It is the forgotten dynasty of Hawaii high school athletics.
An 18-year run of state domination. Numerous national championships.
And then, 11 years ago, the Lanai physical fitness teams disappeared, like the pineapple fields that were the island’s signature crop.
Lanai still has only about 50 students per grade, but physical fitness is a sport where you don’t need a big student body or big student bodies. It does require commitment and discipline.
“I guess the kids didn’t want to get up in the morning,” Kimo Hanog said.
Rising at 4 a.m. to train for a grueling gauntlet of push-ups, pull-ups, sit-ups, a 300-meter run and long jump was not an easy sell — especially since most of Lanai’s teenagers are too young to remember that their island OWNED this sport.
“None of them knew what it was,” said Hanog, a 1980 Lanai High and Elementary School graduate and alumnus of the program. “Then when they found out what it was, none of them wanted to do it.”
Funding challenges contributed to the hiatus; it’s not an expensive sport for equipment, but taking a team to the national championships in San Diego annually is costly.
Now there is renewed financial support. And thanks to a coaching staff of alumni headed by Hanog and peer recruiting by his son, Kalei, a junior at Lanai, the Pinelads and Pinelasses are fit to revive their tradition. Thirteen are set to compete at nationals Thursday and Friday.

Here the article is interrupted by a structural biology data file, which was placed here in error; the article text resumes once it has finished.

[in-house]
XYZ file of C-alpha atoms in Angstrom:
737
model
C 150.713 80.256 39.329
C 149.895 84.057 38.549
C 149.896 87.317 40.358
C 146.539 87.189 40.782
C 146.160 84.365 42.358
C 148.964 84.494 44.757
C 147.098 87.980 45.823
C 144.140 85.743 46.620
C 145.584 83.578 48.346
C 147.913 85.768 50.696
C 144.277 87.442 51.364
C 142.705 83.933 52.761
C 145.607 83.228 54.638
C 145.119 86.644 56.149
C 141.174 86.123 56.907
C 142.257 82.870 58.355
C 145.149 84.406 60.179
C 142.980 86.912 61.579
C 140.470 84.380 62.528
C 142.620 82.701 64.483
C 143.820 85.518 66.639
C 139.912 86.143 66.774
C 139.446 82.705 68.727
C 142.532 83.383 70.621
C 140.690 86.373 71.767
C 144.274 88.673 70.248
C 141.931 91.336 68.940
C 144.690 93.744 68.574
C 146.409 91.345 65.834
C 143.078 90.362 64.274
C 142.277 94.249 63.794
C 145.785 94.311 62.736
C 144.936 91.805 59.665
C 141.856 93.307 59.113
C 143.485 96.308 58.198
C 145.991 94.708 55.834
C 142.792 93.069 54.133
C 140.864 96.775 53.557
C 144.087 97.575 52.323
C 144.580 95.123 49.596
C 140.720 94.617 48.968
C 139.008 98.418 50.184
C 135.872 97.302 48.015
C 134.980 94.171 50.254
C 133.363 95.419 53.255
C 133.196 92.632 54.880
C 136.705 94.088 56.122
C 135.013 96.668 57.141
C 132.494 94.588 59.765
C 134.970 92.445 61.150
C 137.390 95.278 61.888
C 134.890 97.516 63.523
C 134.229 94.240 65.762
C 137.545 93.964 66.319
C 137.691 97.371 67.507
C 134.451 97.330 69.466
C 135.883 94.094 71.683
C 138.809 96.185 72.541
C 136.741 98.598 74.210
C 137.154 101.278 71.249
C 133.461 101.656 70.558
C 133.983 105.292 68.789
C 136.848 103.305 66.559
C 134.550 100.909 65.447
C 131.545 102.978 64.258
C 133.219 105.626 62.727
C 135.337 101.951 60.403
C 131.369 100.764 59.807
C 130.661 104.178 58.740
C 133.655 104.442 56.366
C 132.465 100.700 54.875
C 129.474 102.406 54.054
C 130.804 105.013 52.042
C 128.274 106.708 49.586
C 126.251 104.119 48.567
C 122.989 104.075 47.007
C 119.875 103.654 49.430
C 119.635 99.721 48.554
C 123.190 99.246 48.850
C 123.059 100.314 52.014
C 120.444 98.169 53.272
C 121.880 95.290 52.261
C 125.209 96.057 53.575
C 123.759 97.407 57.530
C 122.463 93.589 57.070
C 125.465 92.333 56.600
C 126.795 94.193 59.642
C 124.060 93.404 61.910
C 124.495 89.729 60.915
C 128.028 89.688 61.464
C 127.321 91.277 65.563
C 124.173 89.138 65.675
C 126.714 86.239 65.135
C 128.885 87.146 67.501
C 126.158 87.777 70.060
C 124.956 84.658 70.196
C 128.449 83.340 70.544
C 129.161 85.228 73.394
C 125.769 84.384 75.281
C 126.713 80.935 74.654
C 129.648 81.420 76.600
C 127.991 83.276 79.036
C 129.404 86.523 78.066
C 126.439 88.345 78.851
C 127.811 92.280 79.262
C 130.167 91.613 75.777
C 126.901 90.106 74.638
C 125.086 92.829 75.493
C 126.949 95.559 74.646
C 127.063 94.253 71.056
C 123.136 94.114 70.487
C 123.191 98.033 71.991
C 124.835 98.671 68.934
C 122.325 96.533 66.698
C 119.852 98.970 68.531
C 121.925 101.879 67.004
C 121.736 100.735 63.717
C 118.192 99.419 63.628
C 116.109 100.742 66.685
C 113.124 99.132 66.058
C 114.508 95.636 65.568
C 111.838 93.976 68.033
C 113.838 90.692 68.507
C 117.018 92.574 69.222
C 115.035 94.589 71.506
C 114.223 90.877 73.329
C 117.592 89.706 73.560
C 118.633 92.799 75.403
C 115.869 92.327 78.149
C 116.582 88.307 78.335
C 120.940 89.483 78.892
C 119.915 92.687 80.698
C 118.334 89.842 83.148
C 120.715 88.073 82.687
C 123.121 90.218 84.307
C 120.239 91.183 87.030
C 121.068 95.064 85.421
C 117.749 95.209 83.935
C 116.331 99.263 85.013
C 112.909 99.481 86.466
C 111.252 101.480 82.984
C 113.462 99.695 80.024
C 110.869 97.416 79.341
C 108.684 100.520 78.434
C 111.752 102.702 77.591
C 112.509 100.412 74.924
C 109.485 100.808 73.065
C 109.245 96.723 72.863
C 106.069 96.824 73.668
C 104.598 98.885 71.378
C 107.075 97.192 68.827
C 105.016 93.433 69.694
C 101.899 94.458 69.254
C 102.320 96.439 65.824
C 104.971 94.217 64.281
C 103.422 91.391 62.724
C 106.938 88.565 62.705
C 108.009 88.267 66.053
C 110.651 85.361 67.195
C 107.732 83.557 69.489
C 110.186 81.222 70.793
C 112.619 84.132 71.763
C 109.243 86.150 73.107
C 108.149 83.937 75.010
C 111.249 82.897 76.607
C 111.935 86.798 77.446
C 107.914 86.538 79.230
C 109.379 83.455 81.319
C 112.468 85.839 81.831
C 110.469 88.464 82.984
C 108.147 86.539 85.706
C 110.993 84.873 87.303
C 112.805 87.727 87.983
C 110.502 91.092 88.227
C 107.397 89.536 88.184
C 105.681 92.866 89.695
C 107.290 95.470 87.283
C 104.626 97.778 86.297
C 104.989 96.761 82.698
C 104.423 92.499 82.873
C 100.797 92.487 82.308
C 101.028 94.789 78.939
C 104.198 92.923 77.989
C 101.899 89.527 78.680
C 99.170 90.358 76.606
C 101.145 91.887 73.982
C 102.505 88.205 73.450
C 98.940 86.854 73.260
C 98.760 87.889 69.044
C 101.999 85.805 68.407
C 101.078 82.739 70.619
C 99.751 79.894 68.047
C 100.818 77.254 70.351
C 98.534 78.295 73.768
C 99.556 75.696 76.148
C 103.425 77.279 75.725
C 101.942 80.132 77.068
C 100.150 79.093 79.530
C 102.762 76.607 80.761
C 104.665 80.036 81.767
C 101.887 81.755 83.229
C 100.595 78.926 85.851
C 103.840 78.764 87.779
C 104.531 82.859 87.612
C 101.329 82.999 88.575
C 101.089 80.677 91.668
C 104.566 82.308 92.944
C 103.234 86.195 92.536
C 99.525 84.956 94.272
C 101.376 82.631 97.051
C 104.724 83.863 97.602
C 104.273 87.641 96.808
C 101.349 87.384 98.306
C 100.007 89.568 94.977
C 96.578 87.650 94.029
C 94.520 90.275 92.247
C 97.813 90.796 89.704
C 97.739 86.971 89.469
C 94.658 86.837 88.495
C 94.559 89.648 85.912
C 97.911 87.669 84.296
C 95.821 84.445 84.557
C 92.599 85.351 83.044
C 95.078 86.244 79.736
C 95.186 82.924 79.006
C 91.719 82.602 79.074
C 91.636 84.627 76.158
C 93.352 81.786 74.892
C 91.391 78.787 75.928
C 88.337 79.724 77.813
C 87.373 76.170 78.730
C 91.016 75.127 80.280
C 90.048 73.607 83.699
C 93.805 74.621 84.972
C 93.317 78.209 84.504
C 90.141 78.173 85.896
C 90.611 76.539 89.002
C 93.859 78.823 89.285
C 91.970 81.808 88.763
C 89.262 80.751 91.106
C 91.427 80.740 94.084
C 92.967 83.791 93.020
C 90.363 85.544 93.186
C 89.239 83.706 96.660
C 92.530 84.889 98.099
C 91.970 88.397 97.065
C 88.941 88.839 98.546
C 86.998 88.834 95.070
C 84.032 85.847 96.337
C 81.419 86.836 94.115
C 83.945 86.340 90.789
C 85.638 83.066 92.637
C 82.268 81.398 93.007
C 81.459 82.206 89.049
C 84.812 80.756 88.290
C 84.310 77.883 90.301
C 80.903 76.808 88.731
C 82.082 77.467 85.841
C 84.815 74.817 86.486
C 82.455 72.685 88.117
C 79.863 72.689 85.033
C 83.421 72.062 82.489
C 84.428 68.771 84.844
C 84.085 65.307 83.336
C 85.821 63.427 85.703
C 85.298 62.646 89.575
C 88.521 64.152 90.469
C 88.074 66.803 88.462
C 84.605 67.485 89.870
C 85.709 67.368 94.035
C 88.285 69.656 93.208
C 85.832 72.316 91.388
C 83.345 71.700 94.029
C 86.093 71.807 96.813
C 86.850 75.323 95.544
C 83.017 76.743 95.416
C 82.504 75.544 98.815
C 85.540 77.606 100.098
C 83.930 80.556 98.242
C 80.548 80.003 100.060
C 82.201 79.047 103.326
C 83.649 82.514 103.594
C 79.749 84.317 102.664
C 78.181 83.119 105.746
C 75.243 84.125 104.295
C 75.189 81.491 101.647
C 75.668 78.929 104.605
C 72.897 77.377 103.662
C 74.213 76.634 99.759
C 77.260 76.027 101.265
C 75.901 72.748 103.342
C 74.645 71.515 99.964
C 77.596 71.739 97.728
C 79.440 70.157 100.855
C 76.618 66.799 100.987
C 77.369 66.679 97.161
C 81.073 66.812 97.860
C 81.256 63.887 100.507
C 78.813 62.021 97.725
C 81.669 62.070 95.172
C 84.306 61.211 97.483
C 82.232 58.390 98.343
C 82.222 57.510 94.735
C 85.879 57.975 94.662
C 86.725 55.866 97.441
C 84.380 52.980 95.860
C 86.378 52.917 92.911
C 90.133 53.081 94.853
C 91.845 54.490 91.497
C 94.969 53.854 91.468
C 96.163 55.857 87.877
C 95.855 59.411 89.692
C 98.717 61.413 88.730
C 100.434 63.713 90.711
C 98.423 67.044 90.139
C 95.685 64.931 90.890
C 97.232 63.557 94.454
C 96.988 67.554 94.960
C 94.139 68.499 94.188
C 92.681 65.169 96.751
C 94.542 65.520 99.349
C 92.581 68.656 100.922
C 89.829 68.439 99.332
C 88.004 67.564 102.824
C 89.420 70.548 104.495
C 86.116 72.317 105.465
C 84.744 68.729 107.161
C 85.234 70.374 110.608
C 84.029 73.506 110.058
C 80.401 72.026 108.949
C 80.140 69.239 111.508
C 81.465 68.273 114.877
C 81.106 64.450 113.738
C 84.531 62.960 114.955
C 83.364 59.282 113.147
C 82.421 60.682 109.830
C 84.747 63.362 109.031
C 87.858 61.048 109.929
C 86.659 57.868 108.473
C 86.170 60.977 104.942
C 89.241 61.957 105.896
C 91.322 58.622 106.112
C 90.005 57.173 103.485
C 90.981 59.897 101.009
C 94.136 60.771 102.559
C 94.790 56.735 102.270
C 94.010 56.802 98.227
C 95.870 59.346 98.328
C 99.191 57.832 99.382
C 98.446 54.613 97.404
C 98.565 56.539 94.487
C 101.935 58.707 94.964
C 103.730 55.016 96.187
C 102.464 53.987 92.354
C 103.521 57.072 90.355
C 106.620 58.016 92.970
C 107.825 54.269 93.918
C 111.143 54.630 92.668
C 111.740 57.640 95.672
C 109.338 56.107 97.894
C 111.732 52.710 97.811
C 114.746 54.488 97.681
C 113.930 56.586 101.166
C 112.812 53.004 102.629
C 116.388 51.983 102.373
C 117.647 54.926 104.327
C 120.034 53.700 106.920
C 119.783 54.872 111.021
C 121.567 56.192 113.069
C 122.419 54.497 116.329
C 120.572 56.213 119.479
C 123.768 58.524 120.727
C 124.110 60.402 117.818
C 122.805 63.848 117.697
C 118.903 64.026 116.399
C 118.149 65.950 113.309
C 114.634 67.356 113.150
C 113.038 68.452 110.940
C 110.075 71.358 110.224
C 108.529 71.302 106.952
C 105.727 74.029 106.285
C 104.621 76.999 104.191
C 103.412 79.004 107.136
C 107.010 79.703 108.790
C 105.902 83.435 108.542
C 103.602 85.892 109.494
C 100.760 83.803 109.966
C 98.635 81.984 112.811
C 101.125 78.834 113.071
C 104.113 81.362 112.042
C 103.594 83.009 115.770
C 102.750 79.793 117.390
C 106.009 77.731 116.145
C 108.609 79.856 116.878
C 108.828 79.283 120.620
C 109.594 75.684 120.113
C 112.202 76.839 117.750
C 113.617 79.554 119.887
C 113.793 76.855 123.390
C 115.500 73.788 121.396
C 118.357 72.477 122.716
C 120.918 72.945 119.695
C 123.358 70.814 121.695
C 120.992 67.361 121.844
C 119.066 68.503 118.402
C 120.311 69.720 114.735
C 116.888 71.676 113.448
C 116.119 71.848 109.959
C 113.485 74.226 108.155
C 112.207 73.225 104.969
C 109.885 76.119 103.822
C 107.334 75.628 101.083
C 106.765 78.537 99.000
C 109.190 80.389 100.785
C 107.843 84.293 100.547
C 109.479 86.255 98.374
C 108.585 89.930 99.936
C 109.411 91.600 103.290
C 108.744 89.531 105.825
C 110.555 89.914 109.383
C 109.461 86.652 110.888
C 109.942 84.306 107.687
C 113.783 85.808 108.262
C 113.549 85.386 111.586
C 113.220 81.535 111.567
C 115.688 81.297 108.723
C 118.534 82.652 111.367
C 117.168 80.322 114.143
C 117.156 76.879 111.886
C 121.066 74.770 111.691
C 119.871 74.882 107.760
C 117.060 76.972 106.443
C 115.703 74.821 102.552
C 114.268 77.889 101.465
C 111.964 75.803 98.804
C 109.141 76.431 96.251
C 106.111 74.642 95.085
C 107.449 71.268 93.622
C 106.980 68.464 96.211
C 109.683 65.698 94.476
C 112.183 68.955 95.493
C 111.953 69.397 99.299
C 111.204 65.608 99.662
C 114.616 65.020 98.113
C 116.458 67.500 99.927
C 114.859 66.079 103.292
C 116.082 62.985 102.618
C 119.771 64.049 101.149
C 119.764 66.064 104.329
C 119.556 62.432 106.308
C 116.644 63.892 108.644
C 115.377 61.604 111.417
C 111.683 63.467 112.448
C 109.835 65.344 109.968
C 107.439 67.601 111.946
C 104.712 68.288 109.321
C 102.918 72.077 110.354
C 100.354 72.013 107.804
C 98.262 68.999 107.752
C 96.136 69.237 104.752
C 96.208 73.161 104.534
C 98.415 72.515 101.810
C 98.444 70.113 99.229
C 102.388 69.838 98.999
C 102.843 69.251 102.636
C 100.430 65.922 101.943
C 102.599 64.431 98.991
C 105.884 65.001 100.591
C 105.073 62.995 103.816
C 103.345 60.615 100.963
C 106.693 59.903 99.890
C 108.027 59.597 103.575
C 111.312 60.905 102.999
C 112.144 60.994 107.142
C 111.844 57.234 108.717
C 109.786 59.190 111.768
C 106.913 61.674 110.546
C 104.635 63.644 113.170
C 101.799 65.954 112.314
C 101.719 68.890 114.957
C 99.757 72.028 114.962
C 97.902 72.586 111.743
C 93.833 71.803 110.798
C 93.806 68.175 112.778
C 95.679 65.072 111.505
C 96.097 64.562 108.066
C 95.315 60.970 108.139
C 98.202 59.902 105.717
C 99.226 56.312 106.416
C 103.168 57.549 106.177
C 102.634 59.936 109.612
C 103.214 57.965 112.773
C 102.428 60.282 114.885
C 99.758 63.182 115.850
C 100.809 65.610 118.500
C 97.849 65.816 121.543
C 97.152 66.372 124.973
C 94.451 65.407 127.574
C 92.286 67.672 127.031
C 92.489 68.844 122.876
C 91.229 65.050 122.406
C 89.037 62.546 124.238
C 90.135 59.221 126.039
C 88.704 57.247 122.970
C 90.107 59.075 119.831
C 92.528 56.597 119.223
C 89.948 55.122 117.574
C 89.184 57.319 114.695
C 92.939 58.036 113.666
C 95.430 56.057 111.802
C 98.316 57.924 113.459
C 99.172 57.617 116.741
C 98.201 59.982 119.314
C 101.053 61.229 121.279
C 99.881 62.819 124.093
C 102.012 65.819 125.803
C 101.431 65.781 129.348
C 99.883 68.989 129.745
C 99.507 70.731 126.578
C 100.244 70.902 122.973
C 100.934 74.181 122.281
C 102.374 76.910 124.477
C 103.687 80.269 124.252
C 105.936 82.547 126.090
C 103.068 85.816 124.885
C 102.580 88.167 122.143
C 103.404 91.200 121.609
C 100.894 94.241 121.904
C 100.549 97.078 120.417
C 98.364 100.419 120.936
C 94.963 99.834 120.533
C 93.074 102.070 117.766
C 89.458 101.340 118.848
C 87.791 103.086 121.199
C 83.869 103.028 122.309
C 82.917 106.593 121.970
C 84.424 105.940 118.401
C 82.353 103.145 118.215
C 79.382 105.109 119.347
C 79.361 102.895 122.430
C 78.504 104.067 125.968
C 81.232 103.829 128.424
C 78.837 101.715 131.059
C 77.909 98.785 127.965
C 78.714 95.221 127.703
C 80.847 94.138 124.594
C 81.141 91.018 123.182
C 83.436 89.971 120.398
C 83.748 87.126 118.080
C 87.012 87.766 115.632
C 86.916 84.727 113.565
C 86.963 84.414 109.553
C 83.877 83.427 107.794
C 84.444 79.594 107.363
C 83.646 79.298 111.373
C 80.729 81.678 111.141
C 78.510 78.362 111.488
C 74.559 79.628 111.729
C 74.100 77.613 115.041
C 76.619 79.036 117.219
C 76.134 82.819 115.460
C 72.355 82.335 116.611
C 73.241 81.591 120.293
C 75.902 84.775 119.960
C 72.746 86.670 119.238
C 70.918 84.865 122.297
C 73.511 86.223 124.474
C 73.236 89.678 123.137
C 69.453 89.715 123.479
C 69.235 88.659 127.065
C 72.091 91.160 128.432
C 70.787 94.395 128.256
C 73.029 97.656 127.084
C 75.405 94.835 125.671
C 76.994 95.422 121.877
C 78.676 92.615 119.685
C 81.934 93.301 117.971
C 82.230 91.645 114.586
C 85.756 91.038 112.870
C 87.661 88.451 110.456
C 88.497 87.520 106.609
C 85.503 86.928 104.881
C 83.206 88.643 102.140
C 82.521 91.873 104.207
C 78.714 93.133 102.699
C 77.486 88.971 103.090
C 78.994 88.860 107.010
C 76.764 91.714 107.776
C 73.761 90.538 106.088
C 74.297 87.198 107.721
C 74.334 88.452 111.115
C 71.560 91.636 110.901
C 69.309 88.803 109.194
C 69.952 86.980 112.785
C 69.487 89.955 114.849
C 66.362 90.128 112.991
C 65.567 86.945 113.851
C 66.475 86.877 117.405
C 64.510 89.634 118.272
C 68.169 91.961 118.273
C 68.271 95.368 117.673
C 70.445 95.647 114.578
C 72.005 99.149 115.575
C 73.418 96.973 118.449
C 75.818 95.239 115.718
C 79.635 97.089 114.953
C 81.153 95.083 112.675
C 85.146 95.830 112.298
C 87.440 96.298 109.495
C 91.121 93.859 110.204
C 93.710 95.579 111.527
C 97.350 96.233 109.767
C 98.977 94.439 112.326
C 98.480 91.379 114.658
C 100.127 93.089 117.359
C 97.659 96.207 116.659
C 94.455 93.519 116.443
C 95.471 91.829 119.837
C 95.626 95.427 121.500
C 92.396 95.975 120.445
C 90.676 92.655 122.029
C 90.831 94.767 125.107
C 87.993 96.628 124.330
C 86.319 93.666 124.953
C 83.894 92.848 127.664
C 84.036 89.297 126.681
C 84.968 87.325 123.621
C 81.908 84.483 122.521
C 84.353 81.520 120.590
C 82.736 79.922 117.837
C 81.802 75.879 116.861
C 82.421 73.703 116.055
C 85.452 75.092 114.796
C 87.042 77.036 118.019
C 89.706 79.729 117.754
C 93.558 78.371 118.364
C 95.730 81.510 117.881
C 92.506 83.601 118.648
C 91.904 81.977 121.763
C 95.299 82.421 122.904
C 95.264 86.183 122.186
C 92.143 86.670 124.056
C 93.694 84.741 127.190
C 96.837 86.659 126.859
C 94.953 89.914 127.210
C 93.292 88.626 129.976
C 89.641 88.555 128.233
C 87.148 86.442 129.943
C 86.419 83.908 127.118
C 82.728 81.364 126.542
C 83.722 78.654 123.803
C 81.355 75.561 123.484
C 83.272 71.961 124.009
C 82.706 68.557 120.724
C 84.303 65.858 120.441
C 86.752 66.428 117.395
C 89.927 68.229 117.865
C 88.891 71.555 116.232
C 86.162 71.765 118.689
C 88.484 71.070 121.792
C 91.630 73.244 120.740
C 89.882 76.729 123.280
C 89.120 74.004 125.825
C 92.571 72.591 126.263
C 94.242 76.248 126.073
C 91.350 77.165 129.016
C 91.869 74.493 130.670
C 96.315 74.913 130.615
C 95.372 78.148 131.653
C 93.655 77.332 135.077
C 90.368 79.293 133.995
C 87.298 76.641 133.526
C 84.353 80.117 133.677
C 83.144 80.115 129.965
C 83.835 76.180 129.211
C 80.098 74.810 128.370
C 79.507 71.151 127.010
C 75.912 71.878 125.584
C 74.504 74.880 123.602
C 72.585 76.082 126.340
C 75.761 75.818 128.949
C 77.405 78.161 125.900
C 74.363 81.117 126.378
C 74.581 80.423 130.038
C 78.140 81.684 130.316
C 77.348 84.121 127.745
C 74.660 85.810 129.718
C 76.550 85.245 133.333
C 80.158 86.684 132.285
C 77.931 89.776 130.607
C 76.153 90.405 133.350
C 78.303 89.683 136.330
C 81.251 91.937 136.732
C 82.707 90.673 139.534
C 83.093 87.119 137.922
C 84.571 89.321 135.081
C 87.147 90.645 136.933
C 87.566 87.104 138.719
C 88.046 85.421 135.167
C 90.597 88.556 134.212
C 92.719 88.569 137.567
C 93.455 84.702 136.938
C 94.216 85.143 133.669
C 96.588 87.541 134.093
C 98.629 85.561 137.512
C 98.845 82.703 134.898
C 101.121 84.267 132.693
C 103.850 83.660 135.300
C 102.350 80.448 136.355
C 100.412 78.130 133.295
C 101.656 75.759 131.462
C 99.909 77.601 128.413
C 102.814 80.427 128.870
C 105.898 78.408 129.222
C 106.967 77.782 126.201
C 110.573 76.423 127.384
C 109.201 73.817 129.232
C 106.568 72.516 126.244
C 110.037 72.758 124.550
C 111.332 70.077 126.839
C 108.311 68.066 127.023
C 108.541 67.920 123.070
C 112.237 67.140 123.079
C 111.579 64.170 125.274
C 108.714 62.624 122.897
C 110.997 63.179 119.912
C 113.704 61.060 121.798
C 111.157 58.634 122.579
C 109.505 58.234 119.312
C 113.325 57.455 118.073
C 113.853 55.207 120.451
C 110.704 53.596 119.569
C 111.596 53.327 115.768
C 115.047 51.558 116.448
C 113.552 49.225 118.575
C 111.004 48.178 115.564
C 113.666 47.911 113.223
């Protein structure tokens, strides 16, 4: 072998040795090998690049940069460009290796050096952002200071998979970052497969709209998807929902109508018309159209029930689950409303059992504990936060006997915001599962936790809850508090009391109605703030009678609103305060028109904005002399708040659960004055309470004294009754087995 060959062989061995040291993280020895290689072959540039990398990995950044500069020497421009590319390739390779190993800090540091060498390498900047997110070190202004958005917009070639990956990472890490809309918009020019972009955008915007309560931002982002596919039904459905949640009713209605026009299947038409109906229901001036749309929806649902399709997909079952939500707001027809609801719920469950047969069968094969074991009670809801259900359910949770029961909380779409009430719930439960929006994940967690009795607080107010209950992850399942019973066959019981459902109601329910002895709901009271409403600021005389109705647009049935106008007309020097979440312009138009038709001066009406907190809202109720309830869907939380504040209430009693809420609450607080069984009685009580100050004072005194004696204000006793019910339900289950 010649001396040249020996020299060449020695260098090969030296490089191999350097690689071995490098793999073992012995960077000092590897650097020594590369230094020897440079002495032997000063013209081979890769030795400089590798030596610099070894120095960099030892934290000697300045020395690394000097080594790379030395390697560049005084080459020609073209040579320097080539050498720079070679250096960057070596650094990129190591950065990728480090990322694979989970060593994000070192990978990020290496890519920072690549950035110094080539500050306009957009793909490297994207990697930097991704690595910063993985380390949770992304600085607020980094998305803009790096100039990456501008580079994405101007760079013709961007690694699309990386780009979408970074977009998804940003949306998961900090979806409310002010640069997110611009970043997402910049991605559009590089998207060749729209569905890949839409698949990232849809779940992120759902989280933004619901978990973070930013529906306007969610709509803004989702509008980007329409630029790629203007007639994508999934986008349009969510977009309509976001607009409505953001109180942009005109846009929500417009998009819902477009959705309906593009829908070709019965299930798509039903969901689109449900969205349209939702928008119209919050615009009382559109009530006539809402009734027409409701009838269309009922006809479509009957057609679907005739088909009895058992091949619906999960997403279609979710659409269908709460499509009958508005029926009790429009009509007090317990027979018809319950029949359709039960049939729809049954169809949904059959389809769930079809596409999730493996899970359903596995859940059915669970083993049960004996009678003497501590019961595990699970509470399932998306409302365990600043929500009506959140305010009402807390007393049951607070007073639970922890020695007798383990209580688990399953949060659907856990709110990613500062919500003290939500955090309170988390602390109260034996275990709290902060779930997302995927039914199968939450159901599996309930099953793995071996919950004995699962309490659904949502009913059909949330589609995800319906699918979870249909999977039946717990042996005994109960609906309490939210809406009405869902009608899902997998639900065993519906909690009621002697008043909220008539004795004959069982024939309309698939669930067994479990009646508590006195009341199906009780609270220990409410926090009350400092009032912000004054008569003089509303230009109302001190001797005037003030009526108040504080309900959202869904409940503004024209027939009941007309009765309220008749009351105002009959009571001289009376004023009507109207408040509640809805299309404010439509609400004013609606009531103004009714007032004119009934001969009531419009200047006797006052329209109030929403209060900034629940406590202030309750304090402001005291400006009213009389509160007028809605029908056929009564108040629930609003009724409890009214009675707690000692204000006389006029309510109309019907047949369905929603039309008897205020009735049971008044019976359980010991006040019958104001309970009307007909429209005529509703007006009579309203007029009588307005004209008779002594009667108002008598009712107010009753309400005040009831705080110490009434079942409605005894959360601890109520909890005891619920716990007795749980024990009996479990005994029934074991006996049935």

Kalei had first-hand knowledge of the tradition from his dad and convinced some of his cross country and paddling teammates to give it a shot.
“It’s pretty killer. The latest I ever go to bed is 9:30. I might sacrifice a little free time, but it’s really worth it,” Kalei said. “I’m gaining discipline, good habits, staying out of trouble. You can get a lot from physical fitness.”
For Kimo, it helped him in his first job after graduation from Lanai, when he joined the Marine Corps.
“Their test was a lot easier than what I did in high school,” he said. Having been on the Lanai physical fitness team “made everything easier as an adult. I’m never late for work, always looking for what to do next. It makes you aware. That’s why boot camp wasn’t hard.”
Kimo’s coach was Frank Chester, whom he and others credit with building the foundation of Lanai’s success.
“Anything he touched became excellent. He was able to get into the heads of the kids and make them believe nothing was impossible,” said Dennis Hokama, who was born and raised on Lanai and taught with Chester at LHES. “Frank analyzed what would be required to perform to maximum potential. He just had this really creative mind. He designed a pull-up bar for practice that required extra effort, so when competition came it was easy.”
Chester left Lanai in 1981, after the Pinelasses won the school’s first national championship. He now lives in the San Francisco area and is battling cancer.
“Hopefully he can come down (to San Diego). If not then I will go visit him for sure,” Kimo Hanog said. “He was one of a kind.”
Reach Dave Reardon at firstname.lastname@example.org or 529-4783. His blog is at hawaiiwarriorworld.com/quick-reads.